Apple Gets Top Marks For Tech Support - InformationWeek

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Apple Gets Top Marks For Tech Support

Consumer Reports also rated Dell above average for both desktops and notebooks, while HP offered "inferior support."

Apple is much better than other computer makers at solving customers' technical problems, Consumer Reports found in a subscriber survey.

The magazine drew on subscribers' experiences with 10,000 desktop and laptop computers in concluding that Apple tech support solved customers' problems more than 80% of the time, compared to only about 60% for other manufacturers. Other companies that stood out in the survey, which will be published in the June issue, include Lenovo and Dell.

Lenovo was "outstanding" at problem solving for notebooks, and Dell was above average for both desktops and notebooks. Hewlett-Packard, including its Compaq brand, offered "inferior support," Consumer Reports said.

Computers are among the most trouble-prone products that the magazine tracks in its annual product-reliability surveys. As a result, a market for extra-cost service plans has evolved around the products' shortcomings.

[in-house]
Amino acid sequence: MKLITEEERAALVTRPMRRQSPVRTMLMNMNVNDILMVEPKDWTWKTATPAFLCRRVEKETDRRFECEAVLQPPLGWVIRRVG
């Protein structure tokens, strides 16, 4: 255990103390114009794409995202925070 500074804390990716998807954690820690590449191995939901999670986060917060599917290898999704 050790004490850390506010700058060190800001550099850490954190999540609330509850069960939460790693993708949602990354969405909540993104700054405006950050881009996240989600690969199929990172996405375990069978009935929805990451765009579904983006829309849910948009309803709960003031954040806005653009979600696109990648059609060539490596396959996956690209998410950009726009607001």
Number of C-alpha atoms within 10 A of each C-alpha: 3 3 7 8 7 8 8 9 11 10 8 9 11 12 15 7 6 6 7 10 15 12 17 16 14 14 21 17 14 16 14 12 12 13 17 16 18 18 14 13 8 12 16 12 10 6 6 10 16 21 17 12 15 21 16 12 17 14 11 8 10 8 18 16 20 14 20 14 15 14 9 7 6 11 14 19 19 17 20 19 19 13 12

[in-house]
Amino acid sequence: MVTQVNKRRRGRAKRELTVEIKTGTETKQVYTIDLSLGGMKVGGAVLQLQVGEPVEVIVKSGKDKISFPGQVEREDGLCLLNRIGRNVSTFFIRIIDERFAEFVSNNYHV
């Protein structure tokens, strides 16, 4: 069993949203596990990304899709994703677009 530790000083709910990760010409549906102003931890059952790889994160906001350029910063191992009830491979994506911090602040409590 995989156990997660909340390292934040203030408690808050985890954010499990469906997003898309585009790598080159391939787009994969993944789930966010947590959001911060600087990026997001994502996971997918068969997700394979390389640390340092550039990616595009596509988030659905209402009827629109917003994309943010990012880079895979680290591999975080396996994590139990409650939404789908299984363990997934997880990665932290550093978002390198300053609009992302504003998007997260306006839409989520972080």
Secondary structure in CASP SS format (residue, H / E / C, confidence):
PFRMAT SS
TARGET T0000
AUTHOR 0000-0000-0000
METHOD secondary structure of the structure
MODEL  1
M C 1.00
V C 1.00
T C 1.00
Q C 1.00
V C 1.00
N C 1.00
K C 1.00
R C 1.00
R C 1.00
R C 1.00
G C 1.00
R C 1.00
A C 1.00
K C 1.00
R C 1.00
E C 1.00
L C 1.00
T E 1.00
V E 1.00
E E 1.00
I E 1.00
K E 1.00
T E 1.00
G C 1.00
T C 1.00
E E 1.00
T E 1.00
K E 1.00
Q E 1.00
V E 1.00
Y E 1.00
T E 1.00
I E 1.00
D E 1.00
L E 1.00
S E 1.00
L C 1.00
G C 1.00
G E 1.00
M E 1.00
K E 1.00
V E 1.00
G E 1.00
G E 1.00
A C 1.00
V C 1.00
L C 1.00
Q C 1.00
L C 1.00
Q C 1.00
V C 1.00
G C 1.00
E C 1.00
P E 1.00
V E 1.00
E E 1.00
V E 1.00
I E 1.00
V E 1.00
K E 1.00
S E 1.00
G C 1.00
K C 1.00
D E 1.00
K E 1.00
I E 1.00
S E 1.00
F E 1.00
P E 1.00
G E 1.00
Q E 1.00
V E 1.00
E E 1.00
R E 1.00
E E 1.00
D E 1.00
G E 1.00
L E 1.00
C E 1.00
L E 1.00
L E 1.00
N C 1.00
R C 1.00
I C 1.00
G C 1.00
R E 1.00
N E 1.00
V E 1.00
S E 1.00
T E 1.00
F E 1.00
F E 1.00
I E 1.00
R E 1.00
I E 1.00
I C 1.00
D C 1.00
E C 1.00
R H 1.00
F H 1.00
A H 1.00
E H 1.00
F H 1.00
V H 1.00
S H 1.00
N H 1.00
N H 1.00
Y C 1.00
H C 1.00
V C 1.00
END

In general, Consumer Reports doesn't recommend buying a plan on repair coverage alone. Instead, customers can use a credit card that offer extended warranties on products purchased on credit. As is the case with most products, computer repairs on average cost about the same as a service plan, if the computer needs a repair during the first few years, the magazine said.

There are exceptions, however. People who travel a lot with their notebooks may want to consider a plan that covers accidental damage. Mac buyers should consider an extended plan, because Apple's tech support runs out in 90 days after purchase, unless the person brings the computer to one of its stores.

Also, Dell and Gateway customers who expect to need a lot of hand-holding beyond the free tech support may want to consider an extended plan, given that both companies were significantly better at problem-solving for customers with paid plans, the magazine said.

In the June issue, Consumer Reports also compared almost four-dozen notebooks and desktops. Among basic laptops, the magazine's recommendations included the Lenovo ThinkPad T61, $950; and the ThinkPad R61, $870; the Toshiba Satellite A215-S5818, $750; and the Dell Inspiron 1525, $675.

Among inexpensive desktops, the magazine liked the Lenovo 3000 J200, $580. For people wanting more features and performance, Consumer Reports gave high marks to the HP Pavilion m9100t, $970; the Pavilion a6250t, $825; and the Dell Inspiron 530S, $860.

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